Rabbi Chaim Vital (sometimes referred to as Rabbi Chaim Vital Calabrese, since his family was from Calabria, Italy) was born c. 5303 (1543 CE). Rabbi Chaim is renowned primarily as the recorder and editor of the teachings of Rabbi Yitzchak Luria, although he himself was also an accomplished kabbalist and writer.
Rabbi Chaim’s father, Rabbi Yosef was famed as an expert scribe whose tefillin were much sought after, having been written in holiness and purity, and with special kabbalistic intentions. Rabbi Yosef Caro said in the name of his maggid (an angelic teacher) that half the world existed by virtue of Rabbi Yosef Vital’s tefillin.
Rabbi Chaim studied the revealed aspects of Torah under Rabbi Moshe Alshich, one of the foremost rabbis in Safed. Rabbi Yosef Caro, at the behest of his maggid, advised Rabbi Alshich to invest as much effort in his young student as possible, for he would be Rabbi Caro’s successor. Rabbi Chaim studied Kabbala under the leading kabbalistic luminary in the world at that time, Rabbi Moshe Cordovero (Ramak). One of the senior kabbalists living in Safed, Rabbi Shabtai Lapidot, recognizing that Rabbi Chaim was destined for greatness, urged the young man to extract himself from all worldly matters and devote himself to the study of Kabbala, promising him that he would reach unimaginably lofty levels.
Indeed, in the year 5329 (1569 CE), at the relatively young age of 26, Rabbi Chaim began writing a commentary on Zohar, the primary text of Kabbala, according to the teachings of Ramak. However, by the following year Rabbi Chaim’s life took a completely different direction.
Rabbi Chaim describes his initiation into the Ari’s new approach to Kabbala
In the year 5330 (1570 CE) Rabbi Yitzchak Luria (the Ari) came to Safed from Egypt. Initially Rabbi Chaim was not attracted to the Ari, but after the passing of his teacher, Rabbi Moshe Cordovero, he became attached to the Ari, quickly becoming his chief disciple. He tells that Ramak appeared to him in a dream a few months after his passing, and when Rabbi Chaim adjured him to tell him the truth - whether they studied Kabbala according to his system or according to the Ari’s in the Heavenly Academy - his former teacher replied. “Both approaches are true. However, my approach is the simple one, suitable for beginners in the wisdom of Kabbala, whereas the teachings of your teacher [the Ari] are deeper and are the primary approach. I, too, in the Heavenly Academy, study only according to the approach of your master.”
Rabbi Chaim describes his initiation into the Ari’s new approach to Kabbala as follows: “When I [first] came to my teacher of saintly memory [the Ari] to study this wisdom under him, he was about to leave for Tiberius. He took me with him. We boarded a boat, and as we were sailing [across the Kinneret] at a point opposite the arches of the Old Synagogue of Tiberius, my teacher dipped a cup into the water and gave it to me to drink. He told me that now I would be able to grasp this wisdom [the teachings of Kabbala] for I had just drunk water from the well of Miriam [which is buried in the Kinneret]. From that time on I began to enter the depth of this wisdom.”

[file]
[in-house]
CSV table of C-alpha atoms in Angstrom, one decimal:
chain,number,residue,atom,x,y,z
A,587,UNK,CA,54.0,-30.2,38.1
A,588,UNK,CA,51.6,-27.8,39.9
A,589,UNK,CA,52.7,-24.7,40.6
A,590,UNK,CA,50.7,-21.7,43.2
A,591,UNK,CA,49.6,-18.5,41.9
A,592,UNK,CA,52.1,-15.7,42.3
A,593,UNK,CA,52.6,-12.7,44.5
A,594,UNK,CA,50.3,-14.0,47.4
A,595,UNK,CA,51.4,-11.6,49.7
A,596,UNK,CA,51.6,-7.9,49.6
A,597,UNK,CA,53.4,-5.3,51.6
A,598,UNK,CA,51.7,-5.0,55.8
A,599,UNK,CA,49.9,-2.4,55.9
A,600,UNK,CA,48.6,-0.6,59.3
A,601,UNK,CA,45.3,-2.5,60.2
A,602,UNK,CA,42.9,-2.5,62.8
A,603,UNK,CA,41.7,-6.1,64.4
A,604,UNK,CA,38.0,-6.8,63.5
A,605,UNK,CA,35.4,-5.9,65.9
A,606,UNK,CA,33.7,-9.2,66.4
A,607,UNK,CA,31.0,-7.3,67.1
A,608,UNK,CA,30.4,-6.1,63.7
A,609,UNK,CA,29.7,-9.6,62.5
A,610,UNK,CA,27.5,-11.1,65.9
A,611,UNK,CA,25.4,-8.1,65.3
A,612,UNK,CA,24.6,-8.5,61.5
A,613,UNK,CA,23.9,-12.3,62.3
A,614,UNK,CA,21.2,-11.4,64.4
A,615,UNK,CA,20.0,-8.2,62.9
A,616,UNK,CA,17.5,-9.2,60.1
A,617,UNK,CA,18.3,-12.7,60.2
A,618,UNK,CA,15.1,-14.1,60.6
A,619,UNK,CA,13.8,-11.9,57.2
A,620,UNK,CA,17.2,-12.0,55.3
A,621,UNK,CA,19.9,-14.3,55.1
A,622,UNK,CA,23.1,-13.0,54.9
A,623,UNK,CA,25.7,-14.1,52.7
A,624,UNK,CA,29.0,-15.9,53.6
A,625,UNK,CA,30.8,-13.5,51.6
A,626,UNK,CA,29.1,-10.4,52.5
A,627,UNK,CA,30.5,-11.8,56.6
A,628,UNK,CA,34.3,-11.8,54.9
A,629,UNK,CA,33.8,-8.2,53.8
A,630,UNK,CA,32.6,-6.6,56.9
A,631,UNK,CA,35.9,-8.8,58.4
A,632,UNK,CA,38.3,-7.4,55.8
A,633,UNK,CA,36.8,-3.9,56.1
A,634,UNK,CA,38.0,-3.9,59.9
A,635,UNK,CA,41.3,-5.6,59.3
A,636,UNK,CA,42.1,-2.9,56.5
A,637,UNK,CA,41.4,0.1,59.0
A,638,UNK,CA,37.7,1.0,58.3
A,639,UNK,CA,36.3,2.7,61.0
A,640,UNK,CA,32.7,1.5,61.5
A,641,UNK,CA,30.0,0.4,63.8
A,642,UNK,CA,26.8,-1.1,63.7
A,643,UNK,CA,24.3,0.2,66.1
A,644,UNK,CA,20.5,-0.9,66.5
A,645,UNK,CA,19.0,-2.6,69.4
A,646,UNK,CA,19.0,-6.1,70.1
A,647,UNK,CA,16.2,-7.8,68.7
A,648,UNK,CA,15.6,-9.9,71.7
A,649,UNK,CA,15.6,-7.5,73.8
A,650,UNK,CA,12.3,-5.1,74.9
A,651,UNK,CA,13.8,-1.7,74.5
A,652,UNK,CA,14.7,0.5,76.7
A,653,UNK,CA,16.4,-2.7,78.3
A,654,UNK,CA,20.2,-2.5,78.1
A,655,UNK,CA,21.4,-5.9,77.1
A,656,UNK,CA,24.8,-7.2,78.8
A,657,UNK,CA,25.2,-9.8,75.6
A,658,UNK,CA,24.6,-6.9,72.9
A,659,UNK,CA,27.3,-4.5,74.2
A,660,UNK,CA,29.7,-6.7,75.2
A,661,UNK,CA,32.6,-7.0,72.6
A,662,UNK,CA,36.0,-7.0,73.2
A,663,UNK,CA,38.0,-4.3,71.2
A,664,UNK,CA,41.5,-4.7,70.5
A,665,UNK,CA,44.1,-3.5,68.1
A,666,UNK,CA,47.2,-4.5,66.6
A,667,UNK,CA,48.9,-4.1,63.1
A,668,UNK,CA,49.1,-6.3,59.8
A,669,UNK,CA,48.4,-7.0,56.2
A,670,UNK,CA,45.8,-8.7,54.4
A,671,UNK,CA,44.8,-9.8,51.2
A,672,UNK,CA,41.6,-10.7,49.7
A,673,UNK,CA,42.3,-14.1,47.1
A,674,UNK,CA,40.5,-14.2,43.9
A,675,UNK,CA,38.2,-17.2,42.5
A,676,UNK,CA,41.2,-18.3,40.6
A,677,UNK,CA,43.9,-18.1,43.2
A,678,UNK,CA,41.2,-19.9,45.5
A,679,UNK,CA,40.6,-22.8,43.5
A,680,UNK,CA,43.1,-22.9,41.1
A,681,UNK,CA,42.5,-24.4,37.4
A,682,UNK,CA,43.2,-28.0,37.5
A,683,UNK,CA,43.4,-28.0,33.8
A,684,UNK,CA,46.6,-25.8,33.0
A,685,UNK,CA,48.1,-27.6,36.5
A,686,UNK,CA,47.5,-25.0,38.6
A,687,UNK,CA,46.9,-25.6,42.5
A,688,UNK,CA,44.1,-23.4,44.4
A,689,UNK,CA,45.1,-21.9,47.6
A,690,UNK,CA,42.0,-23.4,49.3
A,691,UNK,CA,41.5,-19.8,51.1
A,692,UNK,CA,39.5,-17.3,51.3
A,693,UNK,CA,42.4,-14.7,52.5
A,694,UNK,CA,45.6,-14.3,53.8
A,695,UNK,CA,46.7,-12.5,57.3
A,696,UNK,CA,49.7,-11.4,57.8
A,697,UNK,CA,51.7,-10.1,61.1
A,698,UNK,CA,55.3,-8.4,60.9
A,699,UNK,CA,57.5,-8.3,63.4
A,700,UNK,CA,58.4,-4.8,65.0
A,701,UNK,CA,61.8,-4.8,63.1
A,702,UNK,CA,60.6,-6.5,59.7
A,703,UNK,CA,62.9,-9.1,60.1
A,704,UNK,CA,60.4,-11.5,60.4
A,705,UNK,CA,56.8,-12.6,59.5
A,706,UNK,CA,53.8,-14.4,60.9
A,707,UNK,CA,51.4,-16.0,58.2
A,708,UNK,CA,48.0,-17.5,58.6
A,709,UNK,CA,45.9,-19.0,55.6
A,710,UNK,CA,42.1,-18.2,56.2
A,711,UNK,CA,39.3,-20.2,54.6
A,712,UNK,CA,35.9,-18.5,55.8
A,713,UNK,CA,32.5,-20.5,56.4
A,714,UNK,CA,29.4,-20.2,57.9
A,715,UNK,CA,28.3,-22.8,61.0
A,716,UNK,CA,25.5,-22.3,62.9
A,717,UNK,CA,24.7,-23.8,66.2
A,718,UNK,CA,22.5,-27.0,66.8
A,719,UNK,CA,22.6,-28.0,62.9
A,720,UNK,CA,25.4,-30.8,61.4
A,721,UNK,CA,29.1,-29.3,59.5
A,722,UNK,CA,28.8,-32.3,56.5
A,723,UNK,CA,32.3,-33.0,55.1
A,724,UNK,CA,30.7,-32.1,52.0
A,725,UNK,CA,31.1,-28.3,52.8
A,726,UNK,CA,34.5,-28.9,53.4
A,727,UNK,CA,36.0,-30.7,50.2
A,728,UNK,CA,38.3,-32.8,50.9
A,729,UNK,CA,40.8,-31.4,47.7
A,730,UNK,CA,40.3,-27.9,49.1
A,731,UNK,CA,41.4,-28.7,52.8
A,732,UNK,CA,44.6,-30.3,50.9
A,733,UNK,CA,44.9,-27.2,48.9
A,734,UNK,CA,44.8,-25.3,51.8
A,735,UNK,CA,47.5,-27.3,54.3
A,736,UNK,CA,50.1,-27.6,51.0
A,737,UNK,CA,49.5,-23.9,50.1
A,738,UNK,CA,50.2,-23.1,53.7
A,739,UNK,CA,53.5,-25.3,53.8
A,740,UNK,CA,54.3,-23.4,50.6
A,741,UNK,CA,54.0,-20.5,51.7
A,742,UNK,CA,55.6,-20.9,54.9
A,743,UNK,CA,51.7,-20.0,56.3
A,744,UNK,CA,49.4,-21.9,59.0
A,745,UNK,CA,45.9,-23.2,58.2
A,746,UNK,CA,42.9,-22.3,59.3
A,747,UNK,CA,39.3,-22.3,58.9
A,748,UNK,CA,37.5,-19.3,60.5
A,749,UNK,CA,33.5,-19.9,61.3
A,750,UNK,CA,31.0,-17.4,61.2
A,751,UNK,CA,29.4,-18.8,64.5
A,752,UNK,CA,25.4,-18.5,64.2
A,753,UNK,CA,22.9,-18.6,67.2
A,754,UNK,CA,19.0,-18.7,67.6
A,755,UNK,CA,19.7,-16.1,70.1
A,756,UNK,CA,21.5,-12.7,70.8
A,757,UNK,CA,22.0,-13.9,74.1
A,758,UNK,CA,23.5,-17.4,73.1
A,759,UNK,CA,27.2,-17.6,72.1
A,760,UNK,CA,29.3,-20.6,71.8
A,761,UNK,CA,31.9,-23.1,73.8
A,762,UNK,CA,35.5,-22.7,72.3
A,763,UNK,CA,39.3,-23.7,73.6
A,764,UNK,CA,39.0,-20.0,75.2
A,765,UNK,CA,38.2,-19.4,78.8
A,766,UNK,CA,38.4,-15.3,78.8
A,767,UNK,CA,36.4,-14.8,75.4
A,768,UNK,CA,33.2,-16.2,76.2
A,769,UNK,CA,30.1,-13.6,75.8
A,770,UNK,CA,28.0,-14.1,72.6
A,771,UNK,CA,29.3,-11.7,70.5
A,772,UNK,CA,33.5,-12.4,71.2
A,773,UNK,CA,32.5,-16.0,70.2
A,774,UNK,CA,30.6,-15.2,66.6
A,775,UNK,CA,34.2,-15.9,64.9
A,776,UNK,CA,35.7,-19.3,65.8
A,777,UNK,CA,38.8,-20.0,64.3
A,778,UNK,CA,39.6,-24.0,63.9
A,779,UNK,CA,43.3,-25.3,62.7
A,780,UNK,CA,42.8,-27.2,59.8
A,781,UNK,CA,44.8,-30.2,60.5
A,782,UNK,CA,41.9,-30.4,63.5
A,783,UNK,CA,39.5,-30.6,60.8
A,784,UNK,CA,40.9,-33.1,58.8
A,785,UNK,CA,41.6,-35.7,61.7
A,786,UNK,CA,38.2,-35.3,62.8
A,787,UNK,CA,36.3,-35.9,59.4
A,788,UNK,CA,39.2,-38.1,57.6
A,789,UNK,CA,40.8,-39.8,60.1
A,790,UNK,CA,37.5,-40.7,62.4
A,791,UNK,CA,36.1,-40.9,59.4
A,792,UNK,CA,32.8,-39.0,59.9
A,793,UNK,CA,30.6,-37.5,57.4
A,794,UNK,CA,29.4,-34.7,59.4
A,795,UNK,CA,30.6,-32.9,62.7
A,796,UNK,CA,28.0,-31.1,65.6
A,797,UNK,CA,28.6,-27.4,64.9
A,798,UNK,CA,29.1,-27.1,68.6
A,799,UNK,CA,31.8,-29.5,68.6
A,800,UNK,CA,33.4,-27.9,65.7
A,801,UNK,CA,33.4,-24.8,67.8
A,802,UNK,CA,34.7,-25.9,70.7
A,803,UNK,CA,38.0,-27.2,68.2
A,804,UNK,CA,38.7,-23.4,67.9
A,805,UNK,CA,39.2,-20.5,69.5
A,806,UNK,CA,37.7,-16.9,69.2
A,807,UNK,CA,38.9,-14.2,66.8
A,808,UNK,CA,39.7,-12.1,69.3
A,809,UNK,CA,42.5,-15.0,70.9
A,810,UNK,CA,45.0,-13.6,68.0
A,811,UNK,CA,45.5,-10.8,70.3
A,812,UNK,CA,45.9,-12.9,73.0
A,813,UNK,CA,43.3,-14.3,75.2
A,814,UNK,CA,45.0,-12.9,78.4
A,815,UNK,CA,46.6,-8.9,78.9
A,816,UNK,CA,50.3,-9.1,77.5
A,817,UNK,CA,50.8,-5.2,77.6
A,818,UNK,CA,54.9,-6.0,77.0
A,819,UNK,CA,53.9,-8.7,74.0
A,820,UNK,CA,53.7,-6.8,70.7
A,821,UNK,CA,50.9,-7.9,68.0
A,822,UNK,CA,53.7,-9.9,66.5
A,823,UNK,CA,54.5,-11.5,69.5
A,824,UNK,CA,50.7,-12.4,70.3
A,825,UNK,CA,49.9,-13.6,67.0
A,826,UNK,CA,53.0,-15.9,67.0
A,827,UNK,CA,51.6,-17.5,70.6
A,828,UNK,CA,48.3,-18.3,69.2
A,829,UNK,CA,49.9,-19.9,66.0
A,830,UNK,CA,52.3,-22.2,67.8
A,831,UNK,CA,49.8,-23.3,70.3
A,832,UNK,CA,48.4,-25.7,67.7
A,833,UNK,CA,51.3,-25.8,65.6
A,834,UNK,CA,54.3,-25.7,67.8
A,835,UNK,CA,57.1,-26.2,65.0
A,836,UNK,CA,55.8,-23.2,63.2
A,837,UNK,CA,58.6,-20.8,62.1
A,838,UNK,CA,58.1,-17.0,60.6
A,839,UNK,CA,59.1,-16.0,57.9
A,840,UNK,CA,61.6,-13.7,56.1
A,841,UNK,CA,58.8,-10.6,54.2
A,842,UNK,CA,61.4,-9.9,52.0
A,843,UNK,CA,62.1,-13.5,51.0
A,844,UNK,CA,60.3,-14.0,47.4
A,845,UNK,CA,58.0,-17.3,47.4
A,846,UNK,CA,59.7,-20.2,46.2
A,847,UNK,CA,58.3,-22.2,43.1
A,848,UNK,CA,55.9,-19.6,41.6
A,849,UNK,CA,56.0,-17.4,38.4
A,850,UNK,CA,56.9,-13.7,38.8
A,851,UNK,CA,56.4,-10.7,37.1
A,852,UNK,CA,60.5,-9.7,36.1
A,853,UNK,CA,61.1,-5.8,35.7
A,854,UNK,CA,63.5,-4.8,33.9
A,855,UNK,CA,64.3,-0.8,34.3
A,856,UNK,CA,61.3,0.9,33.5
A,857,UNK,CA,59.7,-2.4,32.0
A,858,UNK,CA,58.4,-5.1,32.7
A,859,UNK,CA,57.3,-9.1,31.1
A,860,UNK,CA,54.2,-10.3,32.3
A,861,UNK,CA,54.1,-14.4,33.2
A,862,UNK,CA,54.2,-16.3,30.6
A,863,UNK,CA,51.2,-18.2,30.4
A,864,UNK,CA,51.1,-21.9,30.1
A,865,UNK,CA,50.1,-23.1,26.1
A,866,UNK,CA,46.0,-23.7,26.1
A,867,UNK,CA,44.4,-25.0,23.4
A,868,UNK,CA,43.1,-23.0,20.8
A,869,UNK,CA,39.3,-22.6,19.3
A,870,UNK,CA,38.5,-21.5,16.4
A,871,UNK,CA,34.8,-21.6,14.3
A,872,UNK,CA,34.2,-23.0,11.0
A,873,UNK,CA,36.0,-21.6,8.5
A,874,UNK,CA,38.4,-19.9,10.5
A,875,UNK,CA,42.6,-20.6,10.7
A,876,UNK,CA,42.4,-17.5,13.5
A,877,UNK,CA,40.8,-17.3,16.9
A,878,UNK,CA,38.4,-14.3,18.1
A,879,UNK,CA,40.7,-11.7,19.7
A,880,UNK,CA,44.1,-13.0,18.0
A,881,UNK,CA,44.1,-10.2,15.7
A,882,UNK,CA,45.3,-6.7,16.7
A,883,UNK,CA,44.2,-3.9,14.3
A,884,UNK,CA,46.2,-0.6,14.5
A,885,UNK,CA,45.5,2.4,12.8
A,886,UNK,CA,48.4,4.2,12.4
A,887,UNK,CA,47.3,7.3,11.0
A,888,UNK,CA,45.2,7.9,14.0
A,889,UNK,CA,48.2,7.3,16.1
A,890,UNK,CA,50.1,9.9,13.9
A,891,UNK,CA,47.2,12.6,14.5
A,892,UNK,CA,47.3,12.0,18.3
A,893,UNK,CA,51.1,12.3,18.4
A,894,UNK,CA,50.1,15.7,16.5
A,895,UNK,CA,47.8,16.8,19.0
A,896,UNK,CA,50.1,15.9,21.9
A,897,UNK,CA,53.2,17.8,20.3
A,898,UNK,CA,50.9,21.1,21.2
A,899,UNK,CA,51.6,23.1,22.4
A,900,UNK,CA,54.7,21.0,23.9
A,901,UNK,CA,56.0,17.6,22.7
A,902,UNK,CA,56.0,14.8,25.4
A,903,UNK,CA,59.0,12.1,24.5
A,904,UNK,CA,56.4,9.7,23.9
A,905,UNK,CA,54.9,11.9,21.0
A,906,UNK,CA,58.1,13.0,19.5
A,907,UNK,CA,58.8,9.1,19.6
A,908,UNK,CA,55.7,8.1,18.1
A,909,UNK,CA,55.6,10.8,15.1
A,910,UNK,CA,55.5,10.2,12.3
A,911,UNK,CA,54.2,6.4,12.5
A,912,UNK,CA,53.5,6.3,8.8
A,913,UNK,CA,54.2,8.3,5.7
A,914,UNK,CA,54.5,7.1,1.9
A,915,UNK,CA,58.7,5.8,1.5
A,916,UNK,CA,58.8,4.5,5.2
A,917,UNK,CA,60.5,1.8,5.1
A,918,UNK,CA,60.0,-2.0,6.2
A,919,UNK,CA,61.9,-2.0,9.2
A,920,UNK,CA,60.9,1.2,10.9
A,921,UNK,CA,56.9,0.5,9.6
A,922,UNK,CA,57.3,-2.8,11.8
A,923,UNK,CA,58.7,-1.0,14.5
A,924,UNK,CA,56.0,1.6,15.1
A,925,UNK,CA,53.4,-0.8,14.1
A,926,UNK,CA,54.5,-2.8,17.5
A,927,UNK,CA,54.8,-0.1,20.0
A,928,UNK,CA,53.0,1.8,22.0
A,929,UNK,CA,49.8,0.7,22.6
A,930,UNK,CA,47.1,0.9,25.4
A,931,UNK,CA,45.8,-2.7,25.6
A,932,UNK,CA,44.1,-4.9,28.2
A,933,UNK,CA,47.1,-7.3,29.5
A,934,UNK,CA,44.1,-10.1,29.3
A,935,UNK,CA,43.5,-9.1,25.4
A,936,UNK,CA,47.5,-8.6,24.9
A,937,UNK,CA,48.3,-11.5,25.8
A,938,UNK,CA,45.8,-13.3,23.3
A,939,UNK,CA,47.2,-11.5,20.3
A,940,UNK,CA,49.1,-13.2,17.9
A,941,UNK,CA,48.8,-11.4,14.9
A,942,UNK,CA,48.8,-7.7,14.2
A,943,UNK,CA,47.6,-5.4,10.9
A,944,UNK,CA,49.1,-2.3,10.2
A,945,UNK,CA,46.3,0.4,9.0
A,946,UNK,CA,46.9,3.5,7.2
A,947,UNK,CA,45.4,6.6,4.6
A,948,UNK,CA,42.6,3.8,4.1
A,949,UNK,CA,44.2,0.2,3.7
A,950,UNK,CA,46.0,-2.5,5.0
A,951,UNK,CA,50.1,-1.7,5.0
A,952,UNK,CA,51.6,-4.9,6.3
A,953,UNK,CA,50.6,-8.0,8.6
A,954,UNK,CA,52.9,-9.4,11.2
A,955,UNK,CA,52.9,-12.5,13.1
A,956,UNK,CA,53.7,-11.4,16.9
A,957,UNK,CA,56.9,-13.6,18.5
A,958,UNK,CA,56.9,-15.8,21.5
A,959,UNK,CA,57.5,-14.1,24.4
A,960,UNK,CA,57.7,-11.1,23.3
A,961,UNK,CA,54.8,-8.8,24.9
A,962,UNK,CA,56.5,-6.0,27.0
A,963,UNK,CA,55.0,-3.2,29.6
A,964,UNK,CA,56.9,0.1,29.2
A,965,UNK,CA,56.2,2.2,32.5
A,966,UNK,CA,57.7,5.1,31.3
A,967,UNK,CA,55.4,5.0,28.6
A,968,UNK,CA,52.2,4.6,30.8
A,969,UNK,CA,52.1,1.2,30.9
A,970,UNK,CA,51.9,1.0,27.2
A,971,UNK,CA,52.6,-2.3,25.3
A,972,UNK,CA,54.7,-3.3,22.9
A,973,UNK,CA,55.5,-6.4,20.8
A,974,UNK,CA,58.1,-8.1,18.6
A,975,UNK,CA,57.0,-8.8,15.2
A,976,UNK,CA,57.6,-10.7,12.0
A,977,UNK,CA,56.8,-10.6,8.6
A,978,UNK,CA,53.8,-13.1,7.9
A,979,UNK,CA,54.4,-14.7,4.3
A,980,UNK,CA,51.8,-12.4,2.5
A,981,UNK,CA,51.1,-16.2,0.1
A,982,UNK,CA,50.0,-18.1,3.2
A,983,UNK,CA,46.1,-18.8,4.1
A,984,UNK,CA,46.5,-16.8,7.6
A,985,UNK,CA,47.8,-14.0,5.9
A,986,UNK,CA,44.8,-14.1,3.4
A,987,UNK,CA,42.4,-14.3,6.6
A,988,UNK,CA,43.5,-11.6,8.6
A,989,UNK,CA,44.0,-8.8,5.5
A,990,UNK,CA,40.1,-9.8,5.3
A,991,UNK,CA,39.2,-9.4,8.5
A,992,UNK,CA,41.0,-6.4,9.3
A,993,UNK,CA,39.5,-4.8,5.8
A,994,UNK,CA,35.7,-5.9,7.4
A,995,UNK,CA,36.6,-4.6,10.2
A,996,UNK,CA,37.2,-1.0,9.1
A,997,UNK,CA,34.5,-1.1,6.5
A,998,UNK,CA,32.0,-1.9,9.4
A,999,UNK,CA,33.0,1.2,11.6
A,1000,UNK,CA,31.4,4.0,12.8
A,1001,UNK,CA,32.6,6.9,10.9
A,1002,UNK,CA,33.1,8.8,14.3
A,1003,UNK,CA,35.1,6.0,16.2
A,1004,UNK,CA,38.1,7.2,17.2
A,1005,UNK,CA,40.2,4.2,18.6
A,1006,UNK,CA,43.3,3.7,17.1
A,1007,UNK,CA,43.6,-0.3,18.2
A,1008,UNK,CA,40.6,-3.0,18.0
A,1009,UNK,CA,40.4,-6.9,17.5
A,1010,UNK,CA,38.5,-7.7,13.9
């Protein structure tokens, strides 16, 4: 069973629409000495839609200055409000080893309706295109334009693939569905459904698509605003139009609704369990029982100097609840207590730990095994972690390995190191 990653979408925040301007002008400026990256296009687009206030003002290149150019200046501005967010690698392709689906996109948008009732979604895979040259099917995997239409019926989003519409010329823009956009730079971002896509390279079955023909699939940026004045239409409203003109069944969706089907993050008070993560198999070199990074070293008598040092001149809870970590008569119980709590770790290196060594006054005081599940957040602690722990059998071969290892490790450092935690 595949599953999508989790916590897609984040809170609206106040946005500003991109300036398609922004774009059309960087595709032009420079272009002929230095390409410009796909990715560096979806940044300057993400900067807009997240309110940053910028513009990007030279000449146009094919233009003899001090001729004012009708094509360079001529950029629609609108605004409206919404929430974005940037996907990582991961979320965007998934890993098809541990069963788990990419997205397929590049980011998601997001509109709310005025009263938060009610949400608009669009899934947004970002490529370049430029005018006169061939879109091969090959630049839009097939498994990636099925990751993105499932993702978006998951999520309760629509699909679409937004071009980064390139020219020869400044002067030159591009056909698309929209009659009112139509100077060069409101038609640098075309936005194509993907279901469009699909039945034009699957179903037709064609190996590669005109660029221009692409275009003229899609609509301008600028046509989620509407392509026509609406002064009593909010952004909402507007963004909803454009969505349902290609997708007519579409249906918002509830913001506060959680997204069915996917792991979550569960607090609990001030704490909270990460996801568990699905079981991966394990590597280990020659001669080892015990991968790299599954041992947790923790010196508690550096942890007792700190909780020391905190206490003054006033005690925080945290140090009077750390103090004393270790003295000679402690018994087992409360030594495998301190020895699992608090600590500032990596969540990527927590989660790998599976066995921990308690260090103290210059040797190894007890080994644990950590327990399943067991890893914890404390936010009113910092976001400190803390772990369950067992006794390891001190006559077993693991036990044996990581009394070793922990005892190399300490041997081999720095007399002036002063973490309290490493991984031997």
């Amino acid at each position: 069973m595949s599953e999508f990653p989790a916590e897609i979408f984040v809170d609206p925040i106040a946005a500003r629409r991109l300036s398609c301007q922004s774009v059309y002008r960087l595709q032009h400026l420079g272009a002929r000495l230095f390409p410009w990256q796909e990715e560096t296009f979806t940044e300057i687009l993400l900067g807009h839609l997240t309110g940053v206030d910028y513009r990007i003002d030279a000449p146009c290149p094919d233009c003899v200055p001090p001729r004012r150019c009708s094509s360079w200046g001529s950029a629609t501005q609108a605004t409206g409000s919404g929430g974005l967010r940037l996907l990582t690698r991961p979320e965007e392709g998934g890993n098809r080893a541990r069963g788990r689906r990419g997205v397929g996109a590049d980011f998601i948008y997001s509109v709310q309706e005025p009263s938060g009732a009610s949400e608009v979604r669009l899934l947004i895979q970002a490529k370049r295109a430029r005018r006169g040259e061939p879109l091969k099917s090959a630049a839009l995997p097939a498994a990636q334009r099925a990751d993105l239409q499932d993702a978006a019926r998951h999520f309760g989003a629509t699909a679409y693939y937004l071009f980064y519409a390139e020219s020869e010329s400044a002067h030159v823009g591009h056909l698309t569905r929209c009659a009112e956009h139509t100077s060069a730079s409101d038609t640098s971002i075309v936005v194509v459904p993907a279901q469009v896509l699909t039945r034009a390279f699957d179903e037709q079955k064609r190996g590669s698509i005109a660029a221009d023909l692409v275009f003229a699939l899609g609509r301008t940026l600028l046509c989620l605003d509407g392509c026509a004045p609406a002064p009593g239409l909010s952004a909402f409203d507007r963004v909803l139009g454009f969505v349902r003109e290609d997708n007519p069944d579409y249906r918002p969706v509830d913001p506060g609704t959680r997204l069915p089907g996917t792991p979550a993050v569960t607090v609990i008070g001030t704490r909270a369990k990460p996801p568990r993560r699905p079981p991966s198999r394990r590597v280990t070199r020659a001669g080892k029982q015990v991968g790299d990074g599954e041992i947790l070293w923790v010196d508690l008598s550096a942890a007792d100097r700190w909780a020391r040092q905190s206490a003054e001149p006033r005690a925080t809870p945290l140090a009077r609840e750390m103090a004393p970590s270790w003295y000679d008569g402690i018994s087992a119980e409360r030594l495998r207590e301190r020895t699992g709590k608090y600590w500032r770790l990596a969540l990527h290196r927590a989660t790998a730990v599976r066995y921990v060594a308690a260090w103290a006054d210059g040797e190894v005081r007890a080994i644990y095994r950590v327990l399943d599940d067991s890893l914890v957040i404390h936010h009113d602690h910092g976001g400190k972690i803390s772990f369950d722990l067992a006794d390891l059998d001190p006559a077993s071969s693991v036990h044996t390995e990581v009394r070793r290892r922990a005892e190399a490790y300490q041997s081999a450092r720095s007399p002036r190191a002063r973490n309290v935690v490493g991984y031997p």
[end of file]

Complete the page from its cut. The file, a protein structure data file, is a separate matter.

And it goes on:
Rabbi Chaim remarked that the works of earlier kabbalists, from after the Ramban [Nachmanides, 4955-5030 (1195-1270 CE)] until the Ari, were built on mortal intellect, whereas the teachings of his master, the Ari, were revelations received by the Ari through Divine inspiration (ruach HaKodesh).
Within a year of his initiation into the Ari’s teachings, Rabbi Chaim had become famous throughout Israel and the Diaspora as one of the great kabbalists. When the Ari passed on in 5332 (1572 CE), a mere two years after Rabbi Chaim had begun studying with him, Rabbi Chaim was almost universally regarded as his successor.
The Ari was not accustomed to record his teachings in writing. Many of his disciples, however, recorded his oral teachings, despite the Ari’s explicit prohibition to do so. He had given only Rabbi Chaim permission to record his teachings. After the Ari’s passing, Rabbi Chaim gathered all their manuscripts and began editing and organizing them. He began teaching the kabbalistic insights he had received from his master to his many disciples and thus he became the revered leader of a significant group of kabbalists. He also gained a reputation as a miracle worker, a healer and a master of practical kabbala. He was able to discern the nature and history of the souls of men.
In 5347 (1587 CE) Rabbi Chaim was appointed a leading judge in the rabbinical courts in Jerusalem by his teacher, Rabbi Moshe Alshich. He remained there for several years and then returned to Safed. He moved to Damascus in 5354 (1594) where he passed away in 5380 (1620 CE) at the age of seventy-seven.
For a link to the works of Rabbi Chaim Vital, click here.
For Rabbi Chaim Vital on the nature of prophecy in modern times, click here.